The bizarre case of Trent Jennings goes way beyond the headlines of a psychotic killer on the run, one who absconded from Morriset Psychiatric Hospital eight years to the day after he bound and stabbed a man to death in a frenzied sex attack in a Sydney park.
On 11 August 2005, Judge David Kirby of the NSW Supreme Court, in a non-jury judgment, found Jennings not guilty of murder on the grounds that he suffered a psychotic illness that was ‘precipitated or aggravated by illicit drug use’.
Jennings, then 18, met Guiseppe Vitale, 32, on a gay hook-up site and the two arranged to have sex in a park in Narwee, Sydney.
Jennings admitted to self-administering ‘three or four ecstasy tablets and intravenous amphetamine’ in the hour before they met, on 30 December 2003.
The sex encounter included bondage, which turned out to be Vitale’s undoing.
According to court reports, Vitale first tied up Jennings. It was at this point that Jennings said he began to hear voices.
‘I looked up and in the bushes there was a man and a wolf telling me to be careful, he might get you,’ Jennings told forensic psychiatrist Bruce Westmore.
‘I felt frightened and paranoid.’
Jennings said that he later tied up Vitale, after which, ‘I heard the voices again [saying] ‘I’m going to get you, I’m going to rape you’… I thought it was coming from the visions I was seeing.’
Jennings then stabbed Vitale in the throat with a kitchen knife he said he carried for his own protection.
Still bound hand and foot, Vitale managed to make it to a to a nearby house but bled to death before ambulance officers could save him.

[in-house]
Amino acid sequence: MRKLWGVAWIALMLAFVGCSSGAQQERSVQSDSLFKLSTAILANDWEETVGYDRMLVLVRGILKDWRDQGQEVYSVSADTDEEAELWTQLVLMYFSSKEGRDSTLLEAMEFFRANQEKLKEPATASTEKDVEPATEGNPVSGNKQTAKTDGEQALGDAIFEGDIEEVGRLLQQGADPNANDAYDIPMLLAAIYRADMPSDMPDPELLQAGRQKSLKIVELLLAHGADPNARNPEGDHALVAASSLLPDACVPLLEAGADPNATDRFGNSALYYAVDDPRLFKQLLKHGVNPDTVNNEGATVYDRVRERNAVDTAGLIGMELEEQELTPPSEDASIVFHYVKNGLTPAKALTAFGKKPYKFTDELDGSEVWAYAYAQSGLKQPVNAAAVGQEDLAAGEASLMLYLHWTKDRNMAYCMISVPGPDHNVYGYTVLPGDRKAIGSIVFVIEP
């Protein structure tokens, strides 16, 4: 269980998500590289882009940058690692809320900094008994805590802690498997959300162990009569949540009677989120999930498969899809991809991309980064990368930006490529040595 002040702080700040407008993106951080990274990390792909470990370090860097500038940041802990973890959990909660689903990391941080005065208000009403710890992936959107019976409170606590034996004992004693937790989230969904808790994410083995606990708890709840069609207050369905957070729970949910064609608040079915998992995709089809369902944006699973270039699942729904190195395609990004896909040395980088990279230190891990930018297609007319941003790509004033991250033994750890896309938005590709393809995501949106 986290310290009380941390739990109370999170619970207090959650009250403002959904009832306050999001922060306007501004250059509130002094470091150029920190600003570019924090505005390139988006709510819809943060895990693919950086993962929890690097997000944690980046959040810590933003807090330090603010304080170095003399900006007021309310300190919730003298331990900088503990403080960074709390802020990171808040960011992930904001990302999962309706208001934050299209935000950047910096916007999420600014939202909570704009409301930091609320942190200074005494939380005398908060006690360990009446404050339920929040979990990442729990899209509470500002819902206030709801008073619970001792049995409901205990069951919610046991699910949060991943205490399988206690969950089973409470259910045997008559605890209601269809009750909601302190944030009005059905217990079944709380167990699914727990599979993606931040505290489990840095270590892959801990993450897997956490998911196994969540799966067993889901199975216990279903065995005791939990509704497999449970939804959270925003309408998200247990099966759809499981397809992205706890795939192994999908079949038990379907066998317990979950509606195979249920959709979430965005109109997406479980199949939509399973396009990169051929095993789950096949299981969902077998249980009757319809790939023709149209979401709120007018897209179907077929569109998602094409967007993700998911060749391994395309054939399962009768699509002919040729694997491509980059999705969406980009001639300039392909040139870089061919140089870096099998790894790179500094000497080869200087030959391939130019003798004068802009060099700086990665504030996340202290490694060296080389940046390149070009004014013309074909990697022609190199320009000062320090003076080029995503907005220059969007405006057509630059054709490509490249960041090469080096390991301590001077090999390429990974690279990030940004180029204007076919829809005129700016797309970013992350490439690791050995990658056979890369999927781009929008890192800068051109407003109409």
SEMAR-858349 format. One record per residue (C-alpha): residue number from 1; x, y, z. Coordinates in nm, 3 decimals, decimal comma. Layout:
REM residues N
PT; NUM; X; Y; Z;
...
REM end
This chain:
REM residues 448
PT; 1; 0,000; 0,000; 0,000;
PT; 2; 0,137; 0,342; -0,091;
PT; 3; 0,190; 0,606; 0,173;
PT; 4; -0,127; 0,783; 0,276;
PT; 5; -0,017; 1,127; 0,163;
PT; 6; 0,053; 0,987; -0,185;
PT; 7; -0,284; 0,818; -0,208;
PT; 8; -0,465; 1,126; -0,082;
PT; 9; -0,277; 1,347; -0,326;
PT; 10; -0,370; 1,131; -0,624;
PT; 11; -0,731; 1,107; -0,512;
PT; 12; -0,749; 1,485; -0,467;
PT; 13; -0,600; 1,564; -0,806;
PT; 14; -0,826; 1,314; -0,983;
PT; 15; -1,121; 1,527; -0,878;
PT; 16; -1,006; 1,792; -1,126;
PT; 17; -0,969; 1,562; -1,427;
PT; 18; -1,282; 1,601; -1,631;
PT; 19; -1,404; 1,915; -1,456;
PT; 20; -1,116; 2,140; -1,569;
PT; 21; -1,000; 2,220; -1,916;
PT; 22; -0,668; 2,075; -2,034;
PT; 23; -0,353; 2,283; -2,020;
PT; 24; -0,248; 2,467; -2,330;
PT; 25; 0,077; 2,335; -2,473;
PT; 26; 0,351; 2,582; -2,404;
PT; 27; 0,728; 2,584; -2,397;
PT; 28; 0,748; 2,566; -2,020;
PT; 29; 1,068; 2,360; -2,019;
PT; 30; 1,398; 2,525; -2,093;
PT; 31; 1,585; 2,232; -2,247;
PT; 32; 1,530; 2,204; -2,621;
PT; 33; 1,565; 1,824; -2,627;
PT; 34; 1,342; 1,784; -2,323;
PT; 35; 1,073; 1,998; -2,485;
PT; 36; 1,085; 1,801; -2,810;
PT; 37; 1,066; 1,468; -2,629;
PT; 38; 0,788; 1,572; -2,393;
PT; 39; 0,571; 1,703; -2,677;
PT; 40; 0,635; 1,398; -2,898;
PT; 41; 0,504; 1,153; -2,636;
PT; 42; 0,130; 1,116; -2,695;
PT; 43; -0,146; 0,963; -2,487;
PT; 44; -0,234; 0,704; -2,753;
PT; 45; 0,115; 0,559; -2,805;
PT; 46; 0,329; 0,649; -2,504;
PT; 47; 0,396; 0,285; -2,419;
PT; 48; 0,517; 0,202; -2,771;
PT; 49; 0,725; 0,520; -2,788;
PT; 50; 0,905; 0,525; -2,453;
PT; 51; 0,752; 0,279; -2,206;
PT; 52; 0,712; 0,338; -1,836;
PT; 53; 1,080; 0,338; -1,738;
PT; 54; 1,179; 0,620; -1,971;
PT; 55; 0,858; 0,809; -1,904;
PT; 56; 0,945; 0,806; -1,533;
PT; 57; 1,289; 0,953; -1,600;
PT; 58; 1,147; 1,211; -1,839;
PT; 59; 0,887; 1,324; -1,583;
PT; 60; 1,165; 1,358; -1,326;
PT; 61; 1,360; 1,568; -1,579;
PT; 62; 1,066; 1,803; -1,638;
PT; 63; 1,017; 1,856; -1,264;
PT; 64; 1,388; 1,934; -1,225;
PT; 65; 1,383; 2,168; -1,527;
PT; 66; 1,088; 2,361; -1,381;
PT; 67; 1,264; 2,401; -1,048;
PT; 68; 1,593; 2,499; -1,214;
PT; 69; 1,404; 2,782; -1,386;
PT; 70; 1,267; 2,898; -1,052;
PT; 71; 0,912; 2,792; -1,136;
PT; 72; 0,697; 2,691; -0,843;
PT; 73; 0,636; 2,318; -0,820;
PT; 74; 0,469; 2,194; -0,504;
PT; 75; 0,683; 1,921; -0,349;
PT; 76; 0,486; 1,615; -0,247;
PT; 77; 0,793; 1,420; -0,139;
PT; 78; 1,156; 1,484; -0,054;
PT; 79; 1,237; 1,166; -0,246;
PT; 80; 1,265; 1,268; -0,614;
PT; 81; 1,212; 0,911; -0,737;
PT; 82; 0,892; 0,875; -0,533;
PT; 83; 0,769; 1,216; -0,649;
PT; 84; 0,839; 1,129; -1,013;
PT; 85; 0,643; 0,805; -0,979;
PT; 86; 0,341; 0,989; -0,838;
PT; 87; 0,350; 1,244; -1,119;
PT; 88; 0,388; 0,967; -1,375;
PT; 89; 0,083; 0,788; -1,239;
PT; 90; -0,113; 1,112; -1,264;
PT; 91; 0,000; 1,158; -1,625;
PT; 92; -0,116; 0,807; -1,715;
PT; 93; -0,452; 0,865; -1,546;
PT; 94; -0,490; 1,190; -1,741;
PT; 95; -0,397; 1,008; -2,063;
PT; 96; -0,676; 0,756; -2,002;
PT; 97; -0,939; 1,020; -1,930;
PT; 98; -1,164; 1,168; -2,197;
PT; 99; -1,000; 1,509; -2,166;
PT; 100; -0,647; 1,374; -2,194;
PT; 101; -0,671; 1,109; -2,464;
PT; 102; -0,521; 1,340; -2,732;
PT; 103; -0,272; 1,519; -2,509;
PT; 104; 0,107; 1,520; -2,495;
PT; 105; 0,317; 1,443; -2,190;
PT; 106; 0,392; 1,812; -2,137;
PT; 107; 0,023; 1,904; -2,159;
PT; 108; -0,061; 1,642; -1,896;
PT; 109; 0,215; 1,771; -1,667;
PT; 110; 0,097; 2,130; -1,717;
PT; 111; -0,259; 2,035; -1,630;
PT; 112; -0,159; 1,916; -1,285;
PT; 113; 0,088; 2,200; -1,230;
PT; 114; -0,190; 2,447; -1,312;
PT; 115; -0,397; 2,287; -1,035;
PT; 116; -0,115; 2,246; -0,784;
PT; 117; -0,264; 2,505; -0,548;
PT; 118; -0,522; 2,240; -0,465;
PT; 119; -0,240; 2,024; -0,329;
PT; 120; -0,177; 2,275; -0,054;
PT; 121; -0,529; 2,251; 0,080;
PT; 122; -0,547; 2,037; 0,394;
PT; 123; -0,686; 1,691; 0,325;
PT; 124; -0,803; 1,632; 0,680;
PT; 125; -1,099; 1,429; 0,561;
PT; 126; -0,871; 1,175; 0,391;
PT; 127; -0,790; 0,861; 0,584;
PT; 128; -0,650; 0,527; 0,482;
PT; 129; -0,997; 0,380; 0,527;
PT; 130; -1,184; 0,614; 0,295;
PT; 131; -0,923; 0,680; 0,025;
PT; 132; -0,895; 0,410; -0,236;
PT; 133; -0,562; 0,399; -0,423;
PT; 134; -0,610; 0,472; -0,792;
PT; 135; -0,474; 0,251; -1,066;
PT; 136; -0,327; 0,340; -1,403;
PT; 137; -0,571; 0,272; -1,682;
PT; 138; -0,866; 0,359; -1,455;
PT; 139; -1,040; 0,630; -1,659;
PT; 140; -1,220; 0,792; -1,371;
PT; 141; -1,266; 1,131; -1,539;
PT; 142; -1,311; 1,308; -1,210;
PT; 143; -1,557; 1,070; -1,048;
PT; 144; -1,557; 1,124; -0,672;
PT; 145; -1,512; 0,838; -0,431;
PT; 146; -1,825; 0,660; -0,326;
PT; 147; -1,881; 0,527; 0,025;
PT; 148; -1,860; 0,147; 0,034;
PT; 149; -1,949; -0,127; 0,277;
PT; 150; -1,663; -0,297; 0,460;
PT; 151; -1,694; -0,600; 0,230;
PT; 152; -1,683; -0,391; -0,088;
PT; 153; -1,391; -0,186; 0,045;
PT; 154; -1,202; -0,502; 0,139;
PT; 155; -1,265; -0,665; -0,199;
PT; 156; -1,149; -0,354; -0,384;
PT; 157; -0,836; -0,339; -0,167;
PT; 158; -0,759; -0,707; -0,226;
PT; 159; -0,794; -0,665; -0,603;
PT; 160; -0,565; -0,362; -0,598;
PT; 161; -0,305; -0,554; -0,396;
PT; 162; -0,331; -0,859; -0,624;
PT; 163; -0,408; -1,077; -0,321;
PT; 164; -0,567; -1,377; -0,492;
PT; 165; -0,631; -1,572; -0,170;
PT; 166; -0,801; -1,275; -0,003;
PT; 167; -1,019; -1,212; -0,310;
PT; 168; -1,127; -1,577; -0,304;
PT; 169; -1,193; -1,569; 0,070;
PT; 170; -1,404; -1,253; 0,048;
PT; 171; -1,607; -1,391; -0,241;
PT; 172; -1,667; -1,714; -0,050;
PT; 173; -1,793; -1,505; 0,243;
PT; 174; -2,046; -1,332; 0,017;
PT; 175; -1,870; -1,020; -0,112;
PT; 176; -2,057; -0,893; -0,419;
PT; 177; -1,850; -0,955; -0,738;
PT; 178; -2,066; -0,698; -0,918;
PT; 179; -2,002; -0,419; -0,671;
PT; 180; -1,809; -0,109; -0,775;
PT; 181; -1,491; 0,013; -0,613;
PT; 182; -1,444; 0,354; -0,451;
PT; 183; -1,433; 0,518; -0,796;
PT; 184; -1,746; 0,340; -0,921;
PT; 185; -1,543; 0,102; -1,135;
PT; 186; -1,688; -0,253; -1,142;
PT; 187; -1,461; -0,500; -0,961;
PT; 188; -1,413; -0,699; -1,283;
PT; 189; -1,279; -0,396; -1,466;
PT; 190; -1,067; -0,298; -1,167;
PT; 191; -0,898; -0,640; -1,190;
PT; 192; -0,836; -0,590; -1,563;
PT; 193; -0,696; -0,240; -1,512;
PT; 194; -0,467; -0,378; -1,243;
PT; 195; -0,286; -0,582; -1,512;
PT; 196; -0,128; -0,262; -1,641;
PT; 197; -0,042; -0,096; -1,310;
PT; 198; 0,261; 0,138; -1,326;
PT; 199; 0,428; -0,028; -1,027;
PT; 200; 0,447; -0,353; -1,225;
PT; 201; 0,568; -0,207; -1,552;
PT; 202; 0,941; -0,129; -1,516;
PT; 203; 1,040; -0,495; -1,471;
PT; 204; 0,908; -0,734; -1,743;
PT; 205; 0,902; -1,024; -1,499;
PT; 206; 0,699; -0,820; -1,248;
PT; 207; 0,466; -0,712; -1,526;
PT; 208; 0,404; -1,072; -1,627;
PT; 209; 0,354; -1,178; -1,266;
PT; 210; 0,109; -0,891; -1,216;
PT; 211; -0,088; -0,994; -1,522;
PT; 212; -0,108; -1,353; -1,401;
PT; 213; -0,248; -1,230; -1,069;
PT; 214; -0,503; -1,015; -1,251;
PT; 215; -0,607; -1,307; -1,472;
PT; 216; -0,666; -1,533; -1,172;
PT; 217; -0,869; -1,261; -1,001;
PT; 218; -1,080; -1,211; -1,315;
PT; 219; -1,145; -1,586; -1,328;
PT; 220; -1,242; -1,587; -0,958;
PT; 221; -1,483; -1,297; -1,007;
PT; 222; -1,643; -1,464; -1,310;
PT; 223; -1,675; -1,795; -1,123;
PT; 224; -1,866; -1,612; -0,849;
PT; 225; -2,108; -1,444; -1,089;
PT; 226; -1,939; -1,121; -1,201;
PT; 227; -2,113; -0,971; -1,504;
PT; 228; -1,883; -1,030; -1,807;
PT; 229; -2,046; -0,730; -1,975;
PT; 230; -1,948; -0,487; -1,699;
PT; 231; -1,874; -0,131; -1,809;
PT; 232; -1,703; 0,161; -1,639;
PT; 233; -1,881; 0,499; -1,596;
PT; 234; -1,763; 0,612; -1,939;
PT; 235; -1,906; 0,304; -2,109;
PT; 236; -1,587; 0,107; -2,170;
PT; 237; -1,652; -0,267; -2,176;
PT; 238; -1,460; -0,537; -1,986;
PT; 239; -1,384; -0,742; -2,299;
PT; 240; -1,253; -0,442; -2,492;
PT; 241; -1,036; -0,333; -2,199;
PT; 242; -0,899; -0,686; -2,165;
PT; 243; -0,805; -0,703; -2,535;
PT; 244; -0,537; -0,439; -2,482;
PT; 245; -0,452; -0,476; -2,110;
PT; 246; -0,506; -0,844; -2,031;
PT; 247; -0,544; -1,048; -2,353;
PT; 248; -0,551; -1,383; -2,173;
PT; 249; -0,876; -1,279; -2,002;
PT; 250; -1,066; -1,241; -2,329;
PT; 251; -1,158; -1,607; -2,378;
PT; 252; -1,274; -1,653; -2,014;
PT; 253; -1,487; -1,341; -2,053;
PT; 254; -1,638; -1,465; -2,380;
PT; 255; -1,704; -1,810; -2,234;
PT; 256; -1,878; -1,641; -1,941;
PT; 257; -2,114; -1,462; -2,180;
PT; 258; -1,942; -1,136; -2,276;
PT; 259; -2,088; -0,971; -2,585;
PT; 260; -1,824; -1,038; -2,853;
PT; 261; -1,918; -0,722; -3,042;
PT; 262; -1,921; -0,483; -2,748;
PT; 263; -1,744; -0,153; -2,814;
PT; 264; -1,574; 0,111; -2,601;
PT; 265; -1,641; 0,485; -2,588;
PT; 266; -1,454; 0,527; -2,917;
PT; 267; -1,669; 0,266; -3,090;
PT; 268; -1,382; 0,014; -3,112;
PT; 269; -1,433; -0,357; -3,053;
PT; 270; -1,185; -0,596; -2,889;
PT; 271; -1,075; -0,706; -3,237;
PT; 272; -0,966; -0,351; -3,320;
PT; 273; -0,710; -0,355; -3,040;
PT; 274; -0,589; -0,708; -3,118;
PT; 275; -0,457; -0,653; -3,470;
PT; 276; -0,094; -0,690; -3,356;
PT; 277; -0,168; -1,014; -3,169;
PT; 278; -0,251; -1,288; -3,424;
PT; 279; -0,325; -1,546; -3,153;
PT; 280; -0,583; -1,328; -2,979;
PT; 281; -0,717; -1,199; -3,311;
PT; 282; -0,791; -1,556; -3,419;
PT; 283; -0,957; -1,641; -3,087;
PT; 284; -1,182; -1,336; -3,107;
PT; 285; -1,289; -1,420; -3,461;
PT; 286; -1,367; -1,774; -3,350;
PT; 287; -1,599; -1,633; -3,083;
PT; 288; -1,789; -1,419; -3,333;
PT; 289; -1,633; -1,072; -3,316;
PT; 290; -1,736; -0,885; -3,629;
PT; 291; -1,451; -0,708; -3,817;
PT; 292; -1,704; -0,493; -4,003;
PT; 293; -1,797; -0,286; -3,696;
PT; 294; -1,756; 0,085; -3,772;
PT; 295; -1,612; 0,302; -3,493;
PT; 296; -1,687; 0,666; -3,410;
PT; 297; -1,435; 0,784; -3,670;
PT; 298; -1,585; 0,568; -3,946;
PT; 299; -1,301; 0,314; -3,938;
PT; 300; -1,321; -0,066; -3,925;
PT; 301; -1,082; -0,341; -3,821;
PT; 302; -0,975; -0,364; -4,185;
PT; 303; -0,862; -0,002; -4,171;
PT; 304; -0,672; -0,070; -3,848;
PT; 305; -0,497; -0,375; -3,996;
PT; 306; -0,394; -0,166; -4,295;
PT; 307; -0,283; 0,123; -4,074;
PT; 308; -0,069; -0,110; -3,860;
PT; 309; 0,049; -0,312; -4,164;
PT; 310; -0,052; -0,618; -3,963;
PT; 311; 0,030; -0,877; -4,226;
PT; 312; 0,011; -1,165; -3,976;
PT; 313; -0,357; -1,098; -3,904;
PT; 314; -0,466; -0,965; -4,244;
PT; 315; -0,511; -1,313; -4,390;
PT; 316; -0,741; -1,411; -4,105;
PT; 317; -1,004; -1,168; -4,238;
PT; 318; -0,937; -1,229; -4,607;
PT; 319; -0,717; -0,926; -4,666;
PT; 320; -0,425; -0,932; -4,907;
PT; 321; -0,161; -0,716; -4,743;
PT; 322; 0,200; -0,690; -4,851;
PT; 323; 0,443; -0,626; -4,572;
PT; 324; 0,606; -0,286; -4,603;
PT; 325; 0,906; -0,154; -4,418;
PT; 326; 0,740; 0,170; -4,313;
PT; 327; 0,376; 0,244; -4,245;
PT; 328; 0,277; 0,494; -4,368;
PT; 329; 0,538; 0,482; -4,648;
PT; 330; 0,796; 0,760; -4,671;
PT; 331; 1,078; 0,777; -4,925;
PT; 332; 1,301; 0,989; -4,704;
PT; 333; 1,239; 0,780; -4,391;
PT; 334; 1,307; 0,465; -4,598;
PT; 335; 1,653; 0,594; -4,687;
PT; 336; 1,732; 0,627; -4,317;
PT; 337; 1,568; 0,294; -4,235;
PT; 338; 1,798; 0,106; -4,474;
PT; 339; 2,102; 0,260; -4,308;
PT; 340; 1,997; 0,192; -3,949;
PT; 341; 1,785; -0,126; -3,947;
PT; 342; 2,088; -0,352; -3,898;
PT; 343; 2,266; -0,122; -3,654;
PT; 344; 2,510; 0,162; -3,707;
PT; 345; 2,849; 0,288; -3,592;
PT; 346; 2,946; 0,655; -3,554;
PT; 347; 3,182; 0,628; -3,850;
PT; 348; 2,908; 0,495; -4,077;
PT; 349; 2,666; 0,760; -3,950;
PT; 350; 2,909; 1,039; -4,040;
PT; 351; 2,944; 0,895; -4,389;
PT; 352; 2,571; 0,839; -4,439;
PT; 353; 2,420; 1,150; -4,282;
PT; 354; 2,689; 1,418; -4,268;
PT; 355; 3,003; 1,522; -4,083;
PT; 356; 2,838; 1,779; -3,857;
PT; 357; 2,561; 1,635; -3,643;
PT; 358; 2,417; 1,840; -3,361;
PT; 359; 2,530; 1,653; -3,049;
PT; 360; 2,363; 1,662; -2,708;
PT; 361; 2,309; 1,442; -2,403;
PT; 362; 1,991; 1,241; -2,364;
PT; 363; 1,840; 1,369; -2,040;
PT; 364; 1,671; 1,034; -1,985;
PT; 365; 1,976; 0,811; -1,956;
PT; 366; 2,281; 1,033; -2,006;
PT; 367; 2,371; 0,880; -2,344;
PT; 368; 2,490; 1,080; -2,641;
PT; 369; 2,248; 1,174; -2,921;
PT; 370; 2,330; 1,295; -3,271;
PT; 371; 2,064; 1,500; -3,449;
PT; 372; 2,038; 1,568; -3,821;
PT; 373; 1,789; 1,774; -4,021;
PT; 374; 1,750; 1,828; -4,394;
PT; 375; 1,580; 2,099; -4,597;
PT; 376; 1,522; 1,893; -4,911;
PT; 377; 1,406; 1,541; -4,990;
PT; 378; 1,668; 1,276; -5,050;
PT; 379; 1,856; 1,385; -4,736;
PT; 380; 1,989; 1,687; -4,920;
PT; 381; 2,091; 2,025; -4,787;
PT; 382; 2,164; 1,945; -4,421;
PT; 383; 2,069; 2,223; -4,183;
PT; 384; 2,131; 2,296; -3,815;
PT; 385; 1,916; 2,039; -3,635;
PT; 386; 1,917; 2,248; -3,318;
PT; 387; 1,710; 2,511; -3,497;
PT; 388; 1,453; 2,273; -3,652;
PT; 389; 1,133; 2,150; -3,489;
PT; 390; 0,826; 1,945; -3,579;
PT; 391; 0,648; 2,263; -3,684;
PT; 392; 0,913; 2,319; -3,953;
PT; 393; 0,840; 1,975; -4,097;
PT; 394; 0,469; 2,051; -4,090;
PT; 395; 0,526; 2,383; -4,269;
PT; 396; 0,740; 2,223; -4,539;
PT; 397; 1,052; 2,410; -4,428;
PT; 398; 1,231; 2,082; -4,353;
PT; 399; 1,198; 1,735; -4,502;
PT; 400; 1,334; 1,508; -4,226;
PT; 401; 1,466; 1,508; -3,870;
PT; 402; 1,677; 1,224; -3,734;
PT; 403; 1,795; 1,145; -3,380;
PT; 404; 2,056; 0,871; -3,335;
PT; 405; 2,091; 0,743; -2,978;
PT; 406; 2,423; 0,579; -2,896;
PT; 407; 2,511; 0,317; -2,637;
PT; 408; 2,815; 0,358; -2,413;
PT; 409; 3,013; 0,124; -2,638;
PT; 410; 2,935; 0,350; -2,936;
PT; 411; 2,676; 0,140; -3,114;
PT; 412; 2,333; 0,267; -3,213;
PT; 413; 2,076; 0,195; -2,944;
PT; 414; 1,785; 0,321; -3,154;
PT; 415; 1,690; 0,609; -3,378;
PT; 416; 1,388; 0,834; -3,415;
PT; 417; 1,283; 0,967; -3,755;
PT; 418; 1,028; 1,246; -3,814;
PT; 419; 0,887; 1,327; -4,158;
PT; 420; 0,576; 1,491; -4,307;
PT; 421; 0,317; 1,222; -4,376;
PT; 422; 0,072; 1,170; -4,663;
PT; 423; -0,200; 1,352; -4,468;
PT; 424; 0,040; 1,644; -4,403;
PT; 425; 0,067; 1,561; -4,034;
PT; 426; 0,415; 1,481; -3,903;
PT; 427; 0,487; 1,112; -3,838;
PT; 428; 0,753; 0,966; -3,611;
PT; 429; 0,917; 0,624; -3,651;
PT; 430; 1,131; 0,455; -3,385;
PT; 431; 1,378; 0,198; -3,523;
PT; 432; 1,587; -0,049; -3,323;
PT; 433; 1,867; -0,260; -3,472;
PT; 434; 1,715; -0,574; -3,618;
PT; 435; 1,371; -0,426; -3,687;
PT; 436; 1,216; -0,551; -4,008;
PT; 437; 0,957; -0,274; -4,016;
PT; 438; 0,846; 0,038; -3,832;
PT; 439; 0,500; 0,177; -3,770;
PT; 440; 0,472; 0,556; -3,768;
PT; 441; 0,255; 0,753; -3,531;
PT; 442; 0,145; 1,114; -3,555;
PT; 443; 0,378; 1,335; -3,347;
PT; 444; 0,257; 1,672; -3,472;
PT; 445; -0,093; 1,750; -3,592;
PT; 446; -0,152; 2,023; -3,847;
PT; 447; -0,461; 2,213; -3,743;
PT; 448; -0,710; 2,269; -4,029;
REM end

Forensic psychiatrist Westmore told the court, ‘It is likely that Mr Jennings would have understood that he would have got into trouble from a legal perspective because of his behaviour but at the time the incident occurred I think it is probable that he was acting under delusional beliefs in relation to the victim.’
Justice Kirby accepted Westmore’s report and ordered that Jennings be detained as forensic patient, subject to review by the Mental Health Review Tribunal.
The first of many questions this raises is whether people who self-administer recreational drugs can then be absolved of any resulting psychotic behaviour. Clearly both the judge and psychiatrist in this case believed so. Whether a jury would have agreed is a moot point as it was a non-jury trial.
Readers may also have noticed that there are some similarities in this defence to the age-old ‘homosexuality advance defence’ (HAD) used in Australian courts up until quite recently. In HAD, the mere sexual approach by someone of the same sex was seen as mitigating circumstances for killing the victim and in at least two known cases, a reason for acquittal.
In this case, it is not the (admittedly consensual) sex itself but the combination of drugs and bondage that led the defendant to claim the role of victim.
While the laws of subjudice don’t allow us to prejudge a matter before the courts, we can note the startling similarity between some of the circumstances surrounding Vitale’s killing and elements of the crimes with which Jennings now stands charged.
Just a month before he absconded, Jennings was granted day leave rights from Morisset Hospital for the first time.
Police allege he used the same technique of arranging to meet a man for sex over the internet that he did in the Vitale case.